Congratulations! Your child just got into his dream school! What a great feeling that is. Years of hard work have finally paid off for him. While families cheer for this moment of joy, many are also confronting the reality of how to fund college expenditures for the upcoming years. Your teen may have already received his Financial Aid Award Letters, or is expecting them any day. Making sense of the various offers can be very difficult. Below is a quick summary of how to decipher the items you might see and some resources available to help you decide the best way to finance your child’s college education. The awards generally are categorized into those that you have to pay back and those you don’t. Anything labeled as a loan will have to be paid back with interest at some point. If it’s labeled as a grant, an award or a scholarship, you probably won’t have to pay it back.
The Federal Pell Grant1 is an award funded by the US Department of Education to assist low-income families to pay for undergraduate studies. For the 2015-2016 school year the maximum award amount is $5775.
The Federal SEOG6, or Federal Supplemental Educational Opportunity Grant Program, is another need-based grant prioritized for those with “exceptional needs.” This is often awarded to the most needy families with the lowest EFC (Estimated Family Contribution) and those who are also Federal Pell Grant recipients. 75% of the source of this funding is provided by the US Department of Education and 25% comes from the colleges themselves.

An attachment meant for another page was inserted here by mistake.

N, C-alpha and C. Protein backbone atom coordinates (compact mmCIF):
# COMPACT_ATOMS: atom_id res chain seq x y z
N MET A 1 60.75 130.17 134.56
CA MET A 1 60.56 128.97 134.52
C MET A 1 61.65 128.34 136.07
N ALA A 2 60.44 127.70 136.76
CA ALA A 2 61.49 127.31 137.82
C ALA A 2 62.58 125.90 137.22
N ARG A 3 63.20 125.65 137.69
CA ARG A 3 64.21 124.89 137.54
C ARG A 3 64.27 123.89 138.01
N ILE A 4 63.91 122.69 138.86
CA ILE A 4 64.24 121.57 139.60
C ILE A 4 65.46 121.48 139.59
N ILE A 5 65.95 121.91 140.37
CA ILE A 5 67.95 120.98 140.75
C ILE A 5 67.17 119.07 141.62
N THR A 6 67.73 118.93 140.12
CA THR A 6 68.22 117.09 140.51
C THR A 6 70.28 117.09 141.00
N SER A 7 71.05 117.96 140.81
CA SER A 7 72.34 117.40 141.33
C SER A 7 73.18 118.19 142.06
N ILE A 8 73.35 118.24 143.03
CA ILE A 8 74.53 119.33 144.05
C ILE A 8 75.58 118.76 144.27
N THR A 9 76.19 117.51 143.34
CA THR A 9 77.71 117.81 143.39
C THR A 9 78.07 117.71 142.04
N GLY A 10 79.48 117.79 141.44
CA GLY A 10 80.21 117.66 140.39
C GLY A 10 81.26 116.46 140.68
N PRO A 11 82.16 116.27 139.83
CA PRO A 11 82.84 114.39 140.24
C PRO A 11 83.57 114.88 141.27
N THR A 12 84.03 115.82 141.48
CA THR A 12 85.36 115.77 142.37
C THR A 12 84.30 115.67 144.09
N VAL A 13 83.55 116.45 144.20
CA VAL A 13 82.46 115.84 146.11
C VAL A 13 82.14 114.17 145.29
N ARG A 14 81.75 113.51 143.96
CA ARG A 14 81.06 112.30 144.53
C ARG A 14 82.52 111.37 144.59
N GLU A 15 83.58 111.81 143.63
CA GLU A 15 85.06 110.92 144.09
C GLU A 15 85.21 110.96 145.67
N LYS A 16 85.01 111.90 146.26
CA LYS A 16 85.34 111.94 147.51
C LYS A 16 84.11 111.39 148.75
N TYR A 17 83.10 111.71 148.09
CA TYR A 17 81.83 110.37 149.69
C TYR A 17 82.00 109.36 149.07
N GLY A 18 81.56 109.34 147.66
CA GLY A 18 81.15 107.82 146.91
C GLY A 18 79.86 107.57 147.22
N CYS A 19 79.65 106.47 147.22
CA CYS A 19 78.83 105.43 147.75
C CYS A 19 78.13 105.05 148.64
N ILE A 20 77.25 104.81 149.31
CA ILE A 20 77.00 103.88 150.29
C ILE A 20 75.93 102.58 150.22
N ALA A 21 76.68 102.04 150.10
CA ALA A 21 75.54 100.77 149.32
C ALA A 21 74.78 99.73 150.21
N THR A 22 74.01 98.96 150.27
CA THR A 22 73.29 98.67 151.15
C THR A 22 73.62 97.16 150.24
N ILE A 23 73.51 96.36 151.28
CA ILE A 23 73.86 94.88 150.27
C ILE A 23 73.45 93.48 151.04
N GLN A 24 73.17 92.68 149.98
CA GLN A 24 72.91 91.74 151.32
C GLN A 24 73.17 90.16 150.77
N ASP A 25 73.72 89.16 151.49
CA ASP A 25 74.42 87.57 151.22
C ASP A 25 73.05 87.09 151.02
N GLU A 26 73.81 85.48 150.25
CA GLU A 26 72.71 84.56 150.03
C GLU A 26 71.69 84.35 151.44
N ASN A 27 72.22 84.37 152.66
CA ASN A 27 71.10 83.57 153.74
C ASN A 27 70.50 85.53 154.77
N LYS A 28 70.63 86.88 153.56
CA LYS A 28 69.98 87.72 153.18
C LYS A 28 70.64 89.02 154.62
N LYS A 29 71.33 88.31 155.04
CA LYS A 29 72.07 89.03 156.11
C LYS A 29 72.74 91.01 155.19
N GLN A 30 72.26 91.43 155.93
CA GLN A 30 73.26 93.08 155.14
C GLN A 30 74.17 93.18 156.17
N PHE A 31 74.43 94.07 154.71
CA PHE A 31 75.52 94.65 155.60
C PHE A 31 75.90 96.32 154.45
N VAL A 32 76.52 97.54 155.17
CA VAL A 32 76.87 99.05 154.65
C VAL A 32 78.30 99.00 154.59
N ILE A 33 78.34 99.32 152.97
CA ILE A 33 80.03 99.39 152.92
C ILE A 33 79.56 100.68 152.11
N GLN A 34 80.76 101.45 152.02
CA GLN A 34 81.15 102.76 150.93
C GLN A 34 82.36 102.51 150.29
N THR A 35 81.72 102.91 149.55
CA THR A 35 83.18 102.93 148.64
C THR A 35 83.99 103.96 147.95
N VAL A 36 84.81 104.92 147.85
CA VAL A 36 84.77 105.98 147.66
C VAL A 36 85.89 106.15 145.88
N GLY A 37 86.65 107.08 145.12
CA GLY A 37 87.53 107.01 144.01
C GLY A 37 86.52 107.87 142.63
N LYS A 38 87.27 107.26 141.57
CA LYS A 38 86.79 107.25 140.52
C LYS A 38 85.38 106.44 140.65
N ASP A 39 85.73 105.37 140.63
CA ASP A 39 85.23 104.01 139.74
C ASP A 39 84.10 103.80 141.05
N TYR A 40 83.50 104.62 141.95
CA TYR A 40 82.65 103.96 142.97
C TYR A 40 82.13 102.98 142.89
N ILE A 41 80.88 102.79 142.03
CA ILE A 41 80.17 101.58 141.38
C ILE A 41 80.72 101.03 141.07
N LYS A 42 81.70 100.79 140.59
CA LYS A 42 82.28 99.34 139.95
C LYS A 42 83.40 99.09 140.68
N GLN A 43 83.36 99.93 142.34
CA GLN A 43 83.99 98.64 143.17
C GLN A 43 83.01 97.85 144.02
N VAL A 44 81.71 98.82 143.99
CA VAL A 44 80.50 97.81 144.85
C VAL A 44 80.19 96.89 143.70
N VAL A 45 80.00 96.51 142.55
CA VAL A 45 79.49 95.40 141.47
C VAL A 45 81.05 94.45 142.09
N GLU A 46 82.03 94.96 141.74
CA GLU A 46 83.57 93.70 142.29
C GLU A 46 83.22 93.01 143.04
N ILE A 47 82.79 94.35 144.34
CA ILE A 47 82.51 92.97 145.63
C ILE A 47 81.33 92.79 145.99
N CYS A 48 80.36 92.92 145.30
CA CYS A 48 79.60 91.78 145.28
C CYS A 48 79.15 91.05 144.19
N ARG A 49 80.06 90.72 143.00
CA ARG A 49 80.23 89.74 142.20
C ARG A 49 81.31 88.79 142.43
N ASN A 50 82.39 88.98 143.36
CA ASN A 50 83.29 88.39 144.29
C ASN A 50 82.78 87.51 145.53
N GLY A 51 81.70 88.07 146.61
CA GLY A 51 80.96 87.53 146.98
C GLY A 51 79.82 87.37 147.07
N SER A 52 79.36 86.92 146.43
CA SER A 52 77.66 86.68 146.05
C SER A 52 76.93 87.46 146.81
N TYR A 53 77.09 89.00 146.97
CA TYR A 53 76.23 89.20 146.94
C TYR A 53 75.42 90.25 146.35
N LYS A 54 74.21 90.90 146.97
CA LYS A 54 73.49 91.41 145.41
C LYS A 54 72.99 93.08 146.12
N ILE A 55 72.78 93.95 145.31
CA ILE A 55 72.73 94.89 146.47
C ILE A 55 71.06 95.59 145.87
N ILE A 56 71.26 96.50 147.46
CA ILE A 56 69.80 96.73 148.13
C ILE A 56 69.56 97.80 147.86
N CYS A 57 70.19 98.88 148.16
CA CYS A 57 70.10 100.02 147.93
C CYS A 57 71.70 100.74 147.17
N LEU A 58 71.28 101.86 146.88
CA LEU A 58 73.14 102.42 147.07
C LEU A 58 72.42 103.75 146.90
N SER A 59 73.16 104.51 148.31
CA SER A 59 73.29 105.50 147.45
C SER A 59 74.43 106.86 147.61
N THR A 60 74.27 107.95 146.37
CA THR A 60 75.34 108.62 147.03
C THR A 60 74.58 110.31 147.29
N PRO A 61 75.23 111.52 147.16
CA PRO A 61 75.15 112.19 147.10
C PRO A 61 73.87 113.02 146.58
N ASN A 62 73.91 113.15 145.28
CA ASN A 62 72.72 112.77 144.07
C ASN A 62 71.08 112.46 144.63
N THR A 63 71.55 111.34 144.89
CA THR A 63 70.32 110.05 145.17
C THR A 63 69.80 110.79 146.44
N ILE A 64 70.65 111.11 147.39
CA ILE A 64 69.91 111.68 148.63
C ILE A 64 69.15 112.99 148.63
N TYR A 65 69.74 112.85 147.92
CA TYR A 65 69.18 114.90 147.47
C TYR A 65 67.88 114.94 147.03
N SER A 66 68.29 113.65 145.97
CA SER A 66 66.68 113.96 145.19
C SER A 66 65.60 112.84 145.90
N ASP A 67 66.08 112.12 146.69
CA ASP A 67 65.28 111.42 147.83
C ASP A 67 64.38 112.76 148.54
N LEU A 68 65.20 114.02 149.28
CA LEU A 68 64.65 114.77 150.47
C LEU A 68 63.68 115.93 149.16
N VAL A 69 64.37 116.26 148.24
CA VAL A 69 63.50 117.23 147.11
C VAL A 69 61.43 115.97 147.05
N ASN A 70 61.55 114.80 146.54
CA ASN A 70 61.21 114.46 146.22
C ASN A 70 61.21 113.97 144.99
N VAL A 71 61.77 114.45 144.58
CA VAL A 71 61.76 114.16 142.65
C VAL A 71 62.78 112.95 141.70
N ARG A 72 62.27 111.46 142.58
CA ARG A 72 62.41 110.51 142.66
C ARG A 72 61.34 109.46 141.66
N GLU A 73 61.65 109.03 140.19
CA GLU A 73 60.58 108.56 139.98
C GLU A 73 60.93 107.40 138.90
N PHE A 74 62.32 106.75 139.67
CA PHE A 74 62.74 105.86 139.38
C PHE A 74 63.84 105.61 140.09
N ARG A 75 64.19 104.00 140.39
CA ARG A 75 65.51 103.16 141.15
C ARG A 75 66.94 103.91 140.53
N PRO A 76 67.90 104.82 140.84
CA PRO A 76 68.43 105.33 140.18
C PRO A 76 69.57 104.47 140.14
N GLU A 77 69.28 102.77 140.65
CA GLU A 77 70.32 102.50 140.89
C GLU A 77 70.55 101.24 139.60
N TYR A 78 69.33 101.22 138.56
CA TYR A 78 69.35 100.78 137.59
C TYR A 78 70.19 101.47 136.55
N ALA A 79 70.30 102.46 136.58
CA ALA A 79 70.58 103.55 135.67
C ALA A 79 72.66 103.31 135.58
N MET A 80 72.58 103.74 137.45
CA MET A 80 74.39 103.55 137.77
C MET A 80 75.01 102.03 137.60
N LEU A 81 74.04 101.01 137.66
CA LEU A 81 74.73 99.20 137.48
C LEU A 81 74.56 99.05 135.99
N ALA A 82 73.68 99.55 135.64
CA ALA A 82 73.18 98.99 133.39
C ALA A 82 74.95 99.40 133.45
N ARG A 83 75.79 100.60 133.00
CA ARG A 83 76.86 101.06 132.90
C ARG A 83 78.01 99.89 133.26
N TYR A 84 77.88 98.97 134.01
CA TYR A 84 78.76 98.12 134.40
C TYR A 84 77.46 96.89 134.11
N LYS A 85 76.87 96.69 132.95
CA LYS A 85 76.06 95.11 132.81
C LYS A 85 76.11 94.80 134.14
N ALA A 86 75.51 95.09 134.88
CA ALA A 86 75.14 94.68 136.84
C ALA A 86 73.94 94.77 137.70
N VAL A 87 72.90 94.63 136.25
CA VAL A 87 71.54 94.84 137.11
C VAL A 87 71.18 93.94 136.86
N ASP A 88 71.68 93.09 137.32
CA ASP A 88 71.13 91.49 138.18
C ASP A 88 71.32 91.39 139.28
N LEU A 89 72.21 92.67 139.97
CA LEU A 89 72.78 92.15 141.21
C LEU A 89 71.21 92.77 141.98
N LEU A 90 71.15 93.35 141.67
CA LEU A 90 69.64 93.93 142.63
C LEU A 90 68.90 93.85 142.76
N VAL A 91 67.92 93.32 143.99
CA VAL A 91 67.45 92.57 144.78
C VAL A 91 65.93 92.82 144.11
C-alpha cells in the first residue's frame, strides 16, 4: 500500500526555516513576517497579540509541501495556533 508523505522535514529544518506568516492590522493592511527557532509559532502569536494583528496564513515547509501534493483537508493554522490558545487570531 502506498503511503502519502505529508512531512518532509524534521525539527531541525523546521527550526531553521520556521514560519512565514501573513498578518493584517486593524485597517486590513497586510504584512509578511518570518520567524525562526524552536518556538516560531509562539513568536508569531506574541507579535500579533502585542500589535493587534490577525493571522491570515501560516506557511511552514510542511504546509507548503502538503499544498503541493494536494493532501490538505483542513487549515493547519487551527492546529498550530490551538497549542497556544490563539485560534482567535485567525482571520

The Federal College Work Study2(FWS) funds part-time employment for students. These opportunities such as tutoring or library assistant are often conveniently located on or near campus. The Department of Education and the employer share the cost. If the student studies full-time and works less than half-time, earning from the Federal Work Study is exempt from FICA taxes but is subject to federal and state income tax and is therefore reported on next year’s FAFSA.
Merit-based Aid is awarded by colleges or outside organizations for outstanding academic performance or test scores. There isn’t a unified name for them but usually the sponsoring organization’s name is reflected in the award. For example, this might say “Chancellors Award” or “University of Washington Scholarship.”